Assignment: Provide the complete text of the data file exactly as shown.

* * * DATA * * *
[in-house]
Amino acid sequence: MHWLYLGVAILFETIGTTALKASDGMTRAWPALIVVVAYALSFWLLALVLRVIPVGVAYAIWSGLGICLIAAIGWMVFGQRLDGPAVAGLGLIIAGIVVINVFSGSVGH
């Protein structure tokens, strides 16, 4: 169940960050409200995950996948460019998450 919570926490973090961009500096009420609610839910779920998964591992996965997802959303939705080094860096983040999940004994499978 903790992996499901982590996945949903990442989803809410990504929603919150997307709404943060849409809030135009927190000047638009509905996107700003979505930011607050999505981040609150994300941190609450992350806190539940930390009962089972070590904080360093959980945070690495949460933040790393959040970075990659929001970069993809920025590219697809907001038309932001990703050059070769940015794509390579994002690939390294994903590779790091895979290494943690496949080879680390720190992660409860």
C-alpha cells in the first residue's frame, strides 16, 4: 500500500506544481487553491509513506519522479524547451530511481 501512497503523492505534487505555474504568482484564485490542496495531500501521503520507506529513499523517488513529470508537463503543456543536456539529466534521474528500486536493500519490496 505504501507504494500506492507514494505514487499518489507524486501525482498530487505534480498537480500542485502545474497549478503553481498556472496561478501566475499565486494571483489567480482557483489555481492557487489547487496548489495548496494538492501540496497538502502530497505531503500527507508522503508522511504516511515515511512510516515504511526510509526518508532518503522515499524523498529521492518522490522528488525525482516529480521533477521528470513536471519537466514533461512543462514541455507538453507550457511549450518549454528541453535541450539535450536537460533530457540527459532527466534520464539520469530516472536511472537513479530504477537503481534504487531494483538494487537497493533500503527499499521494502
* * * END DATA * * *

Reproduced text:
[in-house]
Amino acid sequence: MHWLYLGVAILFETIGTTALKASDGMTRAWPALIVVVAYALSFWLLALVLRVIPVGVAYAIWSGLGICLIAAIGWMVFGQRLDGPAVAGLGLIIAGIVVINVFSGSVGH
């Protein structure tokens, strides 16, 4: 169940960050409200995950996948460019998450 919570926490973090961009500096009420609610839910779920998964591992996965997802959303939705080094860096983040999940004994499978 903790992996499901982590996945949903990442989803809410990504929603919150997307709404943060849409809030135009927190000047638009509905996107700003979505930011607050999505981040609150994300941190609450992350806190539940930390009962089972070590904080360093959980945070690495949460933040790393959040970075990659929001970069993809920025590219697809907001038309932001990703050059070769940015794509390579994002690939390294994903590779790091895979290494943690496949080879680390720190992660409860």
C-alpha cells in the first residue's frame, strides 16, 4: 500500500506544481487553491509513506519522479524547451530511481 501512497503523492505534487505555474504568482484564485490542496495531500501521503520507506529513499523517488513529470508537463503543456543536456539529466534521474528500486536493500519490496 505504501507504494500506492507514494505514487499518489507524486501525482498530487505534480498537480500542485502545474497549478503553481498556472496561478501566475499565486494571483489567480482557483489555481492557487489547487496548489495548496494538492501540496497538502502530497505531503500527507508522503508522511504516511515515511512510516515504511526510509526518508532518503522515499524523498529521492518522490522528488525525482516529480521533477521528470513536471519537466514533461512543462514541455507538453507550457511549450518549454528541453535541450539535450536537460533530457540527459532527466534520464539520469530516472536511472537513479530504477537503481534504487531494483538494487537497493533500503527499499521494502